The issue of rising obesity among young children has been a difficult one for those in the eating disorder field. Yes, the increase has been frightening, and something should be done about it. But the fear is that approaching the problem too zealously, or without giving a child the right information and tools to manage weight, well-meaning parents and health care professionals could be putting the child at risk for an eating disorder as she or he grows up.
I saw this issue addressed again recently in a June 10 article in The Wall Street Journal, “The War on Obesity Targets Toddlers.” The article discussed parents of mere 3-year-olds who were informed their toddler was overweight and told something needed to be done. Hospitals and clinics, in turn, have duly responded to this “crisis.”
The Cincinnati Children’s Hospital Medical Center, for instance, reports the Journal, now has a weight-management group for 2- to 5-year-olds, and there are a number of pre-school programs across the nation aimed at increasing physical activity for both overweight and normal-weight kids.
Here’s Marcia’s reaction to this trend of labeling younger and younger kids as obese and trying to teach them better eating and exercise habits: “These kinds of programs do make me nervous, but I am aware that research has been done showing that good weight loss programs for children and teens don’t cause eating disorders.”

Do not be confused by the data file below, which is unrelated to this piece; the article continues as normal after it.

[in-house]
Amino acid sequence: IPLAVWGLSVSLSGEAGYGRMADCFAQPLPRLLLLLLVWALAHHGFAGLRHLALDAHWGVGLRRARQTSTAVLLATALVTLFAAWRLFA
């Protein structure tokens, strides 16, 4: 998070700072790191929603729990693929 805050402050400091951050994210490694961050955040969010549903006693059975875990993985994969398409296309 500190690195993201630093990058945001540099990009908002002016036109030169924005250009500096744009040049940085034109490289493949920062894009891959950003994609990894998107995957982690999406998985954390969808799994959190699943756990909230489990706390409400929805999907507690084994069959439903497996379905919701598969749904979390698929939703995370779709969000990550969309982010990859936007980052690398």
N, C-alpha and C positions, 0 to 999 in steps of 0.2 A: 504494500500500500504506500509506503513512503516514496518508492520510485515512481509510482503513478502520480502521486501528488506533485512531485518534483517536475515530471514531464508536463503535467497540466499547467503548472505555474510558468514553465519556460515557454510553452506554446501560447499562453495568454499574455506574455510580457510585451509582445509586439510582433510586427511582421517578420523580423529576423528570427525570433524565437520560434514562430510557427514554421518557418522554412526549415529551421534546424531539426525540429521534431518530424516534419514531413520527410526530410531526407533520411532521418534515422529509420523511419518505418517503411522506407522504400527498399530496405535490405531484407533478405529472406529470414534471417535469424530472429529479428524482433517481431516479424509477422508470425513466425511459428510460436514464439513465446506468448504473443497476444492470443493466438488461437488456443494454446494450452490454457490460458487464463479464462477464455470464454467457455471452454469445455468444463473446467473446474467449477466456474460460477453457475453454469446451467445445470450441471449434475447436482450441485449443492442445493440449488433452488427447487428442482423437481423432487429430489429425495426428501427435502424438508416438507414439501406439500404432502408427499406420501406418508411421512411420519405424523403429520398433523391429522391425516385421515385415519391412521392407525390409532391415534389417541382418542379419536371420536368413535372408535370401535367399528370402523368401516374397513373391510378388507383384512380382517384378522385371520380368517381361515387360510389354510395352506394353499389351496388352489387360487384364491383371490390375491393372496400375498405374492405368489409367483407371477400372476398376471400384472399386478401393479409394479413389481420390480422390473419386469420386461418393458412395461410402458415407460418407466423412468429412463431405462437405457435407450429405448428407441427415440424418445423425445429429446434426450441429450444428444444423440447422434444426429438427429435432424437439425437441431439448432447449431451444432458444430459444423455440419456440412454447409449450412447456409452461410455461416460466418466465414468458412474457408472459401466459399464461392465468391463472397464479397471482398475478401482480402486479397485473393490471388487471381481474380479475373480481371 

An University of Minnesota study published this year that found that when parents correctly realized that their child was overweight they tended NOT to react in constructive ways such as offering more fruits and vegetables, fewer high-sugar drinks, snacks and fast foods; cutting down on tv viewing; increasing family meals and exercise, and teaching kids how to make healthful food choices. Instead, the parents in this study simply put their kids on a restrictive diet. We know that such diets do not work, especially for girls, who are more likely to develop body image problems and/or an eating disorder. Of course this Minnesota study targeted adolescents, not 3- and 4-year-olds, but still this finding is likely true for parents of toddlers who are overweight as well.
The key seems to be to make sure that whether you are working with a younger or an older child, you have the proper nutritional supervision as you embark on a weight-loss program. It’s important to remember that your child is still growing, and needs a variety of foods: protein, fats, carbohydrates, fruits and vegetables. The Journal article points out that kids up to about age 5 need a higher percentage of fat in their diet than adults do, as well.
Marcia herself has worked with many overweight children with good success. “What I’ve found is that these kids end up protected from eating disorders because they have learned healthy ways to manage their weight,” she says. “I also talk to my young patients about body image and genetics AND the dangers of eating disorders.”
Marcia’s advice to parents: “Make sure any weight loss program you enroll your children in addresses these important issues.” A child who knows that weight and size are largely genetically determined, that body acceptance is important to maintaining a stable weight, and that starving oneself can lead to an eating disorder is a child who has a better chance at healthy weight management.